Danny Wilcox Frazier: Yeah. It’s just not, it’s, you know, you’re, I’m not gonna connect to that work. You know, and, you know, the work that that I first connected to, when I started in photography very late in my undergrad, you know, education. You know, Nan Goldin, Larry Clark, you know, it was work that lived entirely in emotion, and you know. I remember going to talk by Nan up in Chicago, John Lowenstein and I went to it and standing room only, we got there late, ended up sitting, like, almost at Nan’s feet. She was giving a presentation at the Art Institute, and she was talking about not understanding early in her career, why her color photographs, parts, sometimes they came out green or parts of the, and not understanding temperature of a bulbs and color and light, blah, blah, blah. And I just was like, because the technical side of it was a real struggle. You know, I just, I wasn’t interested. I had close friends who were incredible at it. And they’ve been like, over the years, just so damn gracious and being patient with me and helping me when I call them. I love them for it. You know, because it’s just part of that ADHD mind, that it’s been a struggle, but struggles are a good thing. They’re a good thing they force you to you know, work harder than others maybe have to work in places. And that’s a beautiful thing. So—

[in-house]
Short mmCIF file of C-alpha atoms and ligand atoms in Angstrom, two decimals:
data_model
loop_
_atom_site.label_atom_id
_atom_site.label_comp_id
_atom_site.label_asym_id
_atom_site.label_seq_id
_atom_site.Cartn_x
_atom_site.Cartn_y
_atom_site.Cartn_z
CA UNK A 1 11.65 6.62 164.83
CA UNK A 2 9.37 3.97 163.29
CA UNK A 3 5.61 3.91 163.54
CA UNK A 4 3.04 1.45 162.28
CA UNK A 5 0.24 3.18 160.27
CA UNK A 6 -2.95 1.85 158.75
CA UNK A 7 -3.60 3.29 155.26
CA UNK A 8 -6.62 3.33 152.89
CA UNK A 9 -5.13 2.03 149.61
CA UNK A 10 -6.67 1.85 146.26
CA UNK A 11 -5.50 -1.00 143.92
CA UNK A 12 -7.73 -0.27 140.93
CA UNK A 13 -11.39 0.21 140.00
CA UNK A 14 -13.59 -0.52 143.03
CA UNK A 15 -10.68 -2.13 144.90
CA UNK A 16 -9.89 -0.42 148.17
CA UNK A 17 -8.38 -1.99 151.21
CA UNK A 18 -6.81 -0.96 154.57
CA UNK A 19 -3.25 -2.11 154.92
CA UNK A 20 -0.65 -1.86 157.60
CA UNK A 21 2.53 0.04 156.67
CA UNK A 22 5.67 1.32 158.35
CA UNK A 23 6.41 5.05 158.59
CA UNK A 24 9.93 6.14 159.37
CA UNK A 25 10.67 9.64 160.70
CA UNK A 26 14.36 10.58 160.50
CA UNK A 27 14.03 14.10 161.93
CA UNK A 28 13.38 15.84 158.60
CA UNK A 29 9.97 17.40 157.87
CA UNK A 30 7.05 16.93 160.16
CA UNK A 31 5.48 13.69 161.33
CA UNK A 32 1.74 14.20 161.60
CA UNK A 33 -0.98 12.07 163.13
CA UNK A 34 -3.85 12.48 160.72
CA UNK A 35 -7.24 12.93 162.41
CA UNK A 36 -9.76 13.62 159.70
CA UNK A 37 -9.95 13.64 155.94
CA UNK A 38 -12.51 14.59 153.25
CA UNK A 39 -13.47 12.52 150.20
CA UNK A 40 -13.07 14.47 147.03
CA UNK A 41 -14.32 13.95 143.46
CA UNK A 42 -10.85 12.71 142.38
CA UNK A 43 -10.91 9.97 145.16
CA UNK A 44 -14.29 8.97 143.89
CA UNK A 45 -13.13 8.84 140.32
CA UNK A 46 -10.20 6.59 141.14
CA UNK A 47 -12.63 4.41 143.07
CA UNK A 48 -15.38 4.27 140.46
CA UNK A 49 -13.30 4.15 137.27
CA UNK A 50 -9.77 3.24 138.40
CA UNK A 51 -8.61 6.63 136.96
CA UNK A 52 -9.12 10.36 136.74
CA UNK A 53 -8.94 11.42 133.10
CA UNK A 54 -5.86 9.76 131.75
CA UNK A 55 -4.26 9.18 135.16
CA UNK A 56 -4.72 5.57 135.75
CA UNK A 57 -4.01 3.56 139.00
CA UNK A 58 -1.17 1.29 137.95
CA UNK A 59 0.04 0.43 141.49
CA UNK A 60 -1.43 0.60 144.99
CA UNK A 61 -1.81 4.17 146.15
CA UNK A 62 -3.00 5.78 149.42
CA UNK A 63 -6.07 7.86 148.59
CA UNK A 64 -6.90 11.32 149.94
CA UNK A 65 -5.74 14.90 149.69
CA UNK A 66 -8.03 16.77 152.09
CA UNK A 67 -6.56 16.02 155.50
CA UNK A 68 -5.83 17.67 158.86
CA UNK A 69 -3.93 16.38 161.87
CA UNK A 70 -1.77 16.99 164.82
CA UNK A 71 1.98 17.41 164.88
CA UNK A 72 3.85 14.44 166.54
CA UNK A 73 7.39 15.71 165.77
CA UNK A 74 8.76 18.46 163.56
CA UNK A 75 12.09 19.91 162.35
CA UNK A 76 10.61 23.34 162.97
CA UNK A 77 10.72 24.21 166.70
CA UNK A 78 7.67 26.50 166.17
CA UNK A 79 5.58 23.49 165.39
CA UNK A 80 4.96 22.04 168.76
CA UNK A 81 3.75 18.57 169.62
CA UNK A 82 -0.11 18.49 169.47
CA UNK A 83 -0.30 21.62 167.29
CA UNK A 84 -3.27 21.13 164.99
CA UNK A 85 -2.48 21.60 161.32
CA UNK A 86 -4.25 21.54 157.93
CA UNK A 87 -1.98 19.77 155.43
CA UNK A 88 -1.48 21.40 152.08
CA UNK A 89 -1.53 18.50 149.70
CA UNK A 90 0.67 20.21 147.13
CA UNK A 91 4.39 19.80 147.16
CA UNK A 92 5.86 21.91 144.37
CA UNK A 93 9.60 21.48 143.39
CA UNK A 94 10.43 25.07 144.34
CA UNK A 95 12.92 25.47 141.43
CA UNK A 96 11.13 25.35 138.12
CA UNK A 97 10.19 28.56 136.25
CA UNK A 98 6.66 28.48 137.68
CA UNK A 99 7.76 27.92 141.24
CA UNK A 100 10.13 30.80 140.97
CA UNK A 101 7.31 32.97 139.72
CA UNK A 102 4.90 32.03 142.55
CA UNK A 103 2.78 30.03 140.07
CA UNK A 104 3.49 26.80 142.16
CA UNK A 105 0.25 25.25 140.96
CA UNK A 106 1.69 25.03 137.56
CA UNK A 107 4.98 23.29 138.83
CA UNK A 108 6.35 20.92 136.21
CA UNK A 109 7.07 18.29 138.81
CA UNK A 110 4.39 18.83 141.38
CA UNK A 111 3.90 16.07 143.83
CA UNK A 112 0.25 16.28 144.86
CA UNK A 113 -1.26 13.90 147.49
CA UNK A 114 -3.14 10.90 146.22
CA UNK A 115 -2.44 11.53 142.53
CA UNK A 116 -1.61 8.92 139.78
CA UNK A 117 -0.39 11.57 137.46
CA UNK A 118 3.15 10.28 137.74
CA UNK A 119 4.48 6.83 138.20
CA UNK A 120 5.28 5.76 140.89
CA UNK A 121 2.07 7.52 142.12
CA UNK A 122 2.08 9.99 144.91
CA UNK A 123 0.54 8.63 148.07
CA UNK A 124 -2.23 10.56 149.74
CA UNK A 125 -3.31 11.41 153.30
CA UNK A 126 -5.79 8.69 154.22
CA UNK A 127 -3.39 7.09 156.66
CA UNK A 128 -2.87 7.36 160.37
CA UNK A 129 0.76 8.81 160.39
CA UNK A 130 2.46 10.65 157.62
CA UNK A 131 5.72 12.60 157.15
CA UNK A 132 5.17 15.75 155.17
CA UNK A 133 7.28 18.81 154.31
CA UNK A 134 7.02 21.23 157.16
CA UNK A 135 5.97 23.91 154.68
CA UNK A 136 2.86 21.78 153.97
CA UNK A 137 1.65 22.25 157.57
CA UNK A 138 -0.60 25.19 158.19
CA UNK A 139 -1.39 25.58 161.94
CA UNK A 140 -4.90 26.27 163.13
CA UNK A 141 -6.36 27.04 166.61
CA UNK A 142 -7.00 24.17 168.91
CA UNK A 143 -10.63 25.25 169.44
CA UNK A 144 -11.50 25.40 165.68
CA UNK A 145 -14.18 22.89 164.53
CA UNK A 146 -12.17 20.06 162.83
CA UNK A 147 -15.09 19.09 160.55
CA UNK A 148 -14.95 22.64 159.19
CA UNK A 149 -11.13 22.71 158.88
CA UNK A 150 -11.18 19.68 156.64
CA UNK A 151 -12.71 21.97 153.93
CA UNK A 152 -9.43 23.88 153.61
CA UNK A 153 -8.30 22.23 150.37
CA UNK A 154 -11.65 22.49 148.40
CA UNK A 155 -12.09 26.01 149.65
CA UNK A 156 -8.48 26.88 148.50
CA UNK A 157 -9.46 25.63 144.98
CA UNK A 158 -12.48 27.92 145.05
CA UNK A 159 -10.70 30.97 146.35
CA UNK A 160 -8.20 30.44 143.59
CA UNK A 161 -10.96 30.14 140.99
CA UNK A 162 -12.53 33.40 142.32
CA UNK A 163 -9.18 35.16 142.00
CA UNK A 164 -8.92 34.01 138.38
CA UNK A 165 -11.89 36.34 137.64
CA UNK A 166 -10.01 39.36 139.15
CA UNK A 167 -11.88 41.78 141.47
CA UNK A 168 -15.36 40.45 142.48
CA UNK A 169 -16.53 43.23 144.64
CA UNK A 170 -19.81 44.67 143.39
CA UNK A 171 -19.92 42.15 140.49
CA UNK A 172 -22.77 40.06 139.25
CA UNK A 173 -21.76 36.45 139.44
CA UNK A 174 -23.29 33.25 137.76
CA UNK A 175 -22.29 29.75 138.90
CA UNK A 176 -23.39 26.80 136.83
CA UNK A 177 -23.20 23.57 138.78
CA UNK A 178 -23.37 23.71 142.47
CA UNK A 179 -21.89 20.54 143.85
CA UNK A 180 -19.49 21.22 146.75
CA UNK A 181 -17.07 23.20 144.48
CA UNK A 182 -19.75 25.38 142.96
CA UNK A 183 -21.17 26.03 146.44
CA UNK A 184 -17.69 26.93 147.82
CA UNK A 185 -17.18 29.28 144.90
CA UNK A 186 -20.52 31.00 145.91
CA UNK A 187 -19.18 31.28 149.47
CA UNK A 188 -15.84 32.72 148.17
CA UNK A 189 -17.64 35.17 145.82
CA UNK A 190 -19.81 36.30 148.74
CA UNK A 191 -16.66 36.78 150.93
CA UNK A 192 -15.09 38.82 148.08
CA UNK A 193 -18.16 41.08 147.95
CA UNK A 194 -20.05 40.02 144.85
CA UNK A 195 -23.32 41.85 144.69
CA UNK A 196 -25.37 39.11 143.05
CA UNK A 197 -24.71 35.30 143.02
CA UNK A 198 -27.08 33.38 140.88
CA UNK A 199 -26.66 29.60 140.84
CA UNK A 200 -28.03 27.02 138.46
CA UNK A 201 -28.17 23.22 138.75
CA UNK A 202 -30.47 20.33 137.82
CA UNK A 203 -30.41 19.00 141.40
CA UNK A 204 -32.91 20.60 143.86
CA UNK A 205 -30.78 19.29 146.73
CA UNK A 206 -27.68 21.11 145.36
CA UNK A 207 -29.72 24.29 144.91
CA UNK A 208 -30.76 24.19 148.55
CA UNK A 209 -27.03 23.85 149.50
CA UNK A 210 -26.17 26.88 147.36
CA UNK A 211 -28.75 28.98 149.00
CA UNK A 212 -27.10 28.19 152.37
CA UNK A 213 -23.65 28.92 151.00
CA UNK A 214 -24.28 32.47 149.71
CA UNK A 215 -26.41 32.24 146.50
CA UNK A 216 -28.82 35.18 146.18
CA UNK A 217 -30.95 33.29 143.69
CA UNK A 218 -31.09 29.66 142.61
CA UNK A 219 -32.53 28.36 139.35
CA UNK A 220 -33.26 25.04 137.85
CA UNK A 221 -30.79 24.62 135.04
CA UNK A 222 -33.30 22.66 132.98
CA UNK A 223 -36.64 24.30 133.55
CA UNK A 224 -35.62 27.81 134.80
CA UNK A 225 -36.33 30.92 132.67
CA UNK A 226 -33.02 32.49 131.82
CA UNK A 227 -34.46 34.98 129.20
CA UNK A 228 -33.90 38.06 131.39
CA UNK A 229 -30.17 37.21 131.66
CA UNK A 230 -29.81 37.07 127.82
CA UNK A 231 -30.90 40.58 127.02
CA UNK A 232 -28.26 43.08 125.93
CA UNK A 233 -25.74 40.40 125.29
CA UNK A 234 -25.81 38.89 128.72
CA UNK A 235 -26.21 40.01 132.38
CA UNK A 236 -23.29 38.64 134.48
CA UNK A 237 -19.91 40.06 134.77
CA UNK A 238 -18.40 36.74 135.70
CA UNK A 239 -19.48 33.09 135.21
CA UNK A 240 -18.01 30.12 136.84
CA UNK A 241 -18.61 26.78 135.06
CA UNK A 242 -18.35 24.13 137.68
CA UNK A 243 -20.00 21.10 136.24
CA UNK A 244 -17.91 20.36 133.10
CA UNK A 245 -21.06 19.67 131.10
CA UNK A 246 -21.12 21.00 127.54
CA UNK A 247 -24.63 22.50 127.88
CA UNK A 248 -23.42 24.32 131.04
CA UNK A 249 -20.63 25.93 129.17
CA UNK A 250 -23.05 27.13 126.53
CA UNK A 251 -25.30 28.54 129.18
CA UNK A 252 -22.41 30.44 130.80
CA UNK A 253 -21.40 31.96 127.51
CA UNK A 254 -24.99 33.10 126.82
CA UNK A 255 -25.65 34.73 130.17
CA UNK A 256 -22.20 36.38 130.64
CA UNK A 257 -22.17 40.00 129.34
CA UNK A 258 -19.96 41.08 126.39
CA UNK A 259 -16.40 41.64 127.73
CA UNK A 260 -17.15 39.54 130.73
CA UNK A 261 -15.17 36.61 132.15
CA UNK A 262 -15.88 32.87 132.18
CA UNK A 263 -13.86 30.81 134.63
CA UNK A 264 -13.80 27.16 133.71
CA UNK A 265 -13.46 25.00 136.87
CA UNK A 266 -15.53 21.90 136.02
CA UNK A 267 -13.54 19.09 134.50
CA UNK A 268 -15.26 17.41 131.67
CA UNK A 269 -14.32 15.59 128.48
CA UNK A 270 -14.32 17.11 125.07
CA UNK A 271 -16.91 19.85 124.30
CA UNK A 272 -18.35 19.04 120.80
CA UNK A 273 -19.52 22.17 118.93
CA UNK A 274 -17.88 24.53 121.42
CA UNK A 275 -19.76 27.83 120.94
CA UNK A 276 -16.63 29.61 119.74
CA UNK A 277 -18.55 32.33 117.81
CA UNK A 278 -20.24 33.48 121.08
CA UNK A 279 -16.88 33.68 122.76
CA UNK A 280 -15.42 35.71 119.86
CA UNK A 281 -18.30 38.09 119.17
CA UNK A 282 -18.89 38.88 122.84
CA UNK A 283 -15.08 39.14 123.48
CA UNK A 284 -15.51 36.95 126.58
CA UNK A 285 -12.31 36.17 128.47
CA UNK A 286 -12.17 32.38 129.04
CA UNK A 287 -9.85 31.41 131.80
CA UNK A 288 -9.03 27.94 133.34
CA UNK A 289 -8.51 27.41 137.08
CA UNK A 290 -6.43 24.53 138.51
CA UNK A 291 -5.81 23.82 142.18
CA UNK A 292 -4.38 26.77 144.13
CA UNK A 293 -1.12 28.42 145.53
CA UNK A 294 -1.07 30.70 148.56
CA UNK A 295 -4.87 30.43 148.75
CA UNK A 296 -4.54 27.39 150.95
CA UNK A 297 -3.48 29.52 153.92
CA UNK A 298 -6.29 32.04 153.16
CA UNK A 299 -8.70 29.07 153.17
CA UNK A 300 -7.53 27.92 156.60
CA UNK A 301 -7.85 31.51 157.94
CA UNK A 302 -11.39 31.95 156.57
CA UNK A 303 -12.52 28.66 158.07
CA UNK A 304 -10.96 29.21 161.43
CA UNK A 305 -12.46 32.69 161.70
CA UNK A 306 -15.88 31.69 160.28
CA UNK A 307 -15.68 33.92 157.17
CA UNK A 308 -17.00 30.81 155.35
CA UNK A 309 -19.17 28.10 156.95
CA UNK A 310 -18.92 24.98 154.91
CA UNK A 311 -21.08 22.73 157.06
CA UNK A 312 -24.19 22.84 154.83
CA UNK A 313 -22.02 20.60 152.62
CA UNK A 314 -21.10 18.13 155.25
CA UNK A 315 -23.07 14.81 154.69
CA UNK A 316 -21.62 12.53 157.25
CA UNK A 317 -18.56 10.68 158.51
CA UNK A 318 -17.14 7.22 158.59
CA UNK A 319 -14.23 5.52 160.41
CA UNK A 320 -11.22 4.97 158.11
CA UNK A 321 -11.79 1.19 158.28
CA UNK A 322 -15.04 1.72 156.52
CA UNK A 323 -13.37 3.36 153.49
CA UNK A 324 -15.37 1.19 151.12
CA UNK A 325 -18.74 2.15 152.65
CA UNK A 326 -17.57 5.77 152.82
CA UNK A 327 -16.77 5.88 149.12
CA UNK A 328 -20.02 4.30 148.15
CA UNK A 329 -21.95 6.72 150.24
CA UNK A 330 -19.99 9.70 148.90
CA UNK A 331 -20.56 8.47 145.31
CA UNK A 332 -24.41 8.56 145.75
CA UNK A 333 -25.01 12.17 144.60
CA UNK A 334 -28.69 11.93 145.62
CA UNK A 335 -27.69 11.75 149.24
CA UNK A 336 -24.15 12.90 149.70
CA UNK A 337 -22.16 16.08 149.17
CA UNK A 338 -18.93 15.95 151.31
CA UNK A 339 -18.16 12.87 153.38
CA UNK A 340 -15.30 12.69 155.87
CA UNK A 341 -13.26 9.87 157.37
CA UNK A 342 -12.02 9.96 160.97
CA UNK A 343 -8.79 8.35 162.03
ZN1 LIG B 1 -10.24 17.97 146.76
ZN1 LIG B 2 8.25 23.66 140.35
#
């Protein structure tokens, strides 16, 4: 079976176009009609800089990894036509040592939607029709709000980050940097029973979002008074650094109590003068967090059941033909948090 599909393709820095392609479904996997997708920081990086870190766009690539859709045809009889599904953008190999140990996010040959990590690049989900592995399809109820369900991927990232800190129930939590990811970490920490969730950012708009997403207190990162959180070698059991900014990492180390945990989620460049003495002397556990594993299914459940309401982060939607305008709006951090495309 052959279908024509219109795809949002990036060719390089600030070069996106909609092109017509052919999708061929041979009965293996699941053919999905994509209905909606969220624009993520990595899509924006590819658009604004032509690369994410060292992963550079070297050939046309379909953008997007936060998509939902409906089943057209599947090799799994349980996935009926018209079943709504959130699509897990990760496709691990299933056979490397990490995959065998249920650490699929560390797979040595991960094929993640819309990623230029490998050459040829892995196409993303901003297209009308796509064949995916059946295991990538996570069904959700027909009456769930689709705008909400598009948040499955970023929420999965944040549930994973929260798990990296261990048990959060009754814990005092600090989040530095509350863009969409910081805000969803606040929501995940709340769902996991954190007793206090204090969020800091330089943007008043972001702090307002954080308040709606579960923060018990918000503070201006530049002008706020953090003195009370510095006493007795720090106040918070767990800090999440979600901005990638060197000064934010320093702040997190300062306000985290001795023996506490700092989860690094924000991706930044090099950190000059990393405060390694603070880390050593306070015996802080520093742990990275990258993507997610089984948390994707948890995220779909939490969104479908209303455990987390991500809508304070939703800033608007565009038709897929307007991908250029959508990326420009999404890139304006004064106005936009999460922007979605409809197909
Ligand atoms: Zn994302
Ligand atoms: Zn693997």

Ilvy Njiokiktjien: Yeah, it is. It truly is. There’s two questions that just came in. One is from Liam Kennedy. Do you see the questions? I’ll read it out loud to you. But they are in the q&a box as well.
Danny Wilcox Frazier: I can’t see it because of how I’m sharing.
Ilvy Njiokiktjien: Ah, okay, I’ll read it. I’ll read it. So the one is from Liam Kennedy. And the question is, you talk about out migration from rural communities, along with the older generation retiring or passing away. Do you see a younger generation taking over these ranches, farms and workshops? Do they have pride in it? Or do they feel burdened with these tasks?